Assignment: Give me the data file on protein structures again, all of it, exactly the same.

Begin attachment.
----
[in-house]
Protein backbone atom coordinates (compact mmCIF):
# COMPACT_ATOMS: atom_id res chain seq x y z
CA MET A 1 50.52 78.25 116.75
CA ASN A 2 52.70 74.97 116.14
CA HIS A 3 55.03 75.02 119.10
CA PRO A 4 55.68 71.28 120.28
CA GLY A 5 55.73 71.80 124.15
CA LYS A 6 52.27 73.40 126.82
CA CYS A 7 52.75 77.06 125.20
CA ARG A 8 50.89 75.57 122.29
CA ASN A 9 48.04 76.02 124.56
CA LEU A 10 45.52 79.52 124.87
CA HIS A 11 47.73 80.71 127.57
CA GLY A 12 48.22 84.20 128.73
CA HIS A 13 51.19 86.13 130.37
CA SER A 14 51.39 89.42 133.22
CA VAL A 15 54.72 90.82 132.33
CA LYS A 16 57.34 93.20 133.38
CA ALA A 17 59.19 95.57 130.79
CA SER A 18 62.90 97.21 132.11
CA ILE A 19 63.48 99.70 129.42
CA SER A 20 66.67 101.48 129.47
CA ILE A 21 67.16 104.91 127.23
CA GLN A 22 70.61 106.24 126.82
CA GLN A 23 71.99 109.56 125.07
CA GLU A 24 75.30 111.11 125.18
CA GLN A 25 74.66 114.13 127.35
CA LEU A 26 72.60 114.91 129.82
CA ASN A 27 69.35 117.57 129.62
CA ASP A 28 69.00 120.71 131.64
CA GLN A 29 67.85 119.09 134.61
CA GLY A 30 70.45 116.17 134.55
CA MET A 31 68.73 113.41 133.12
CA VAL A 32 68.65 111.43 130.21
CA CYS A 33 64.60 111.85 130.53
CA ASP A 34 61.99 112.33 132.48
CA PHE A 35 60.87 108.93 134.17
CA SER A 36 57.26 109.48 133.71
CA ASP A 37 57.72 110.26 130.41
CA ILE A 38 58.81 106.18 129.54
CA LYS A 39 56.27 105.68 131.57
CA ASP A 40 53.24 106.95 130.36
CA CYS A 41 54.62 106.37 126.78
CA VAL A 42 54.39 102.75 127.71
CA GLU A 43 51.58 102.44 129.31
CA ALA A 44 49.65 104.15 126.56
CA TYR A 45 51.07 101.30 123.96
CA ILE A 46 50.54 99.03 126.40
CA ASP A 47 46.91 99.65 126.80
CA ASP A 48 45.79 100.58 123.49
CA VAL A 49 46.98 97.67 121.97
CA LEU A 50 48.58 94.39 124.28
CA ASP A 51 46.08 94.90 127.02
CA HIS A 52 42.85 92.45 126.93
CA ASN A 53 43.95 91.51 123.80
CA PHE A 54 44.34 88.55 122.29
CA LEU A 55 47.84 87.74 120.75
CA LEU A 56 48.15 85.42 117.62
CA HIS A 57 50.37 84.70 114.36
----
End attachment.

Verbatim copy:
[in-house]
Protein backbone atom coordinates (compact mmCIF):
# COMPACT_ATOMS: atom_id res chain seq x y z
CA MET A 1 50.52 78.25 116.75
CA ASN A 2 52.70 74.97 116.14
CA HIS A 3 55.03 75.02 119.10
CA PRO A 4 55.68 71.28 120.28
CA GLY A 5 55.73 71.80 124.15
CA LYS A 6 52.27 73.40 126.82
CA CYS A 7 52.75 77.06 125.20
CA ARG A 8 50.89 75.57 122.29
CA ASN A 9 48.04 76.02 124.56
CA LEU A 10 45.52 79.52 124.87
CA HIS A 11 47.73 80.71 127.57
CA GLY A 12 48.22 84.20 128.73
CA HIS A 13 51.19 86.13 130.37
CA SER A 14 51.39 89.42 133.22
CA VAL A 15 54.72 90.82 132.33
CA LYS A 16 57.34 93.20 133.38
CA ALA A 17 59.19 95.57 130.79
CA SER A 18 62.90 97.21 132.11
CA ILE A 19 63.48 99.70 129.42
CA SER A 20 66.67 101.48 129.47
CA ILE A 21 67.16 104.91 127.23
CA GLN A 22 70.61 106.24 126.82
CA GLN A 23 71.99 109.56 125.07
CA GLU A 24 75.30 111.11 125.18
CA GLN A 25 74.66 114.13 127.35
CA LEU A 26 72.60 114.91 129.82
CA ASN A 27 69.35 117.57 129.62
CA ASP A 28 69.00 120.71 131.64
CA GLN A 29 67.85 119.09 134.61
CA GLY A 30 70.45 116.17 134.55
CA MET A 31 68.73 113.41 133.12
CA VAL A 32 68.65 111.43 130.21
CA CYS A 33 64.60 111.85 130.53
CA ASP A 34 61.99 112.33 132.48
CA PHE A 35 60.87 108.93 134.17
CA SER A 36 57.26 109.48 133.71
CA ASP A 37 57.72 110.26 130.41
CA ILE A 38 58.81 106.18 129.54
CA LYS A 39 56.27 105.68 131.57
CA ASP A 40 53.24 106.95 130.36
CA CYS A 41 54.62 106.37 126.78
CA VAL A 42 54.39 102.75 127.71
CA GLU A 43 51.58 102.44 129.31
CA ALA A 44 49.65 104.15 126.56
CA TYR A 45 51.07 101.30 123.96
CA ILE A 46 50.54 99.03 126.40
CA ASP A 47 46.91 99.65 126.80
CA ASP A 48 45.79 100.58 123.49
CA VAL A 49 46.98 97.67 121.97
CA LEU A 50 48.58 94.39 124.28
CA ASP A 51 46.08 94.90 127.02
CA HIS A 52 42.85 92.45 126.93
CA ASN A 53 43.95 91.51 123.80
CA PHE A 54 44.34 88.55 122.29
CA LEU A 55 47.84 87.74 120.75
CA LEU A 56 48.15 85.42 117.62
CA HIS A 57 50.37 84.70 114.36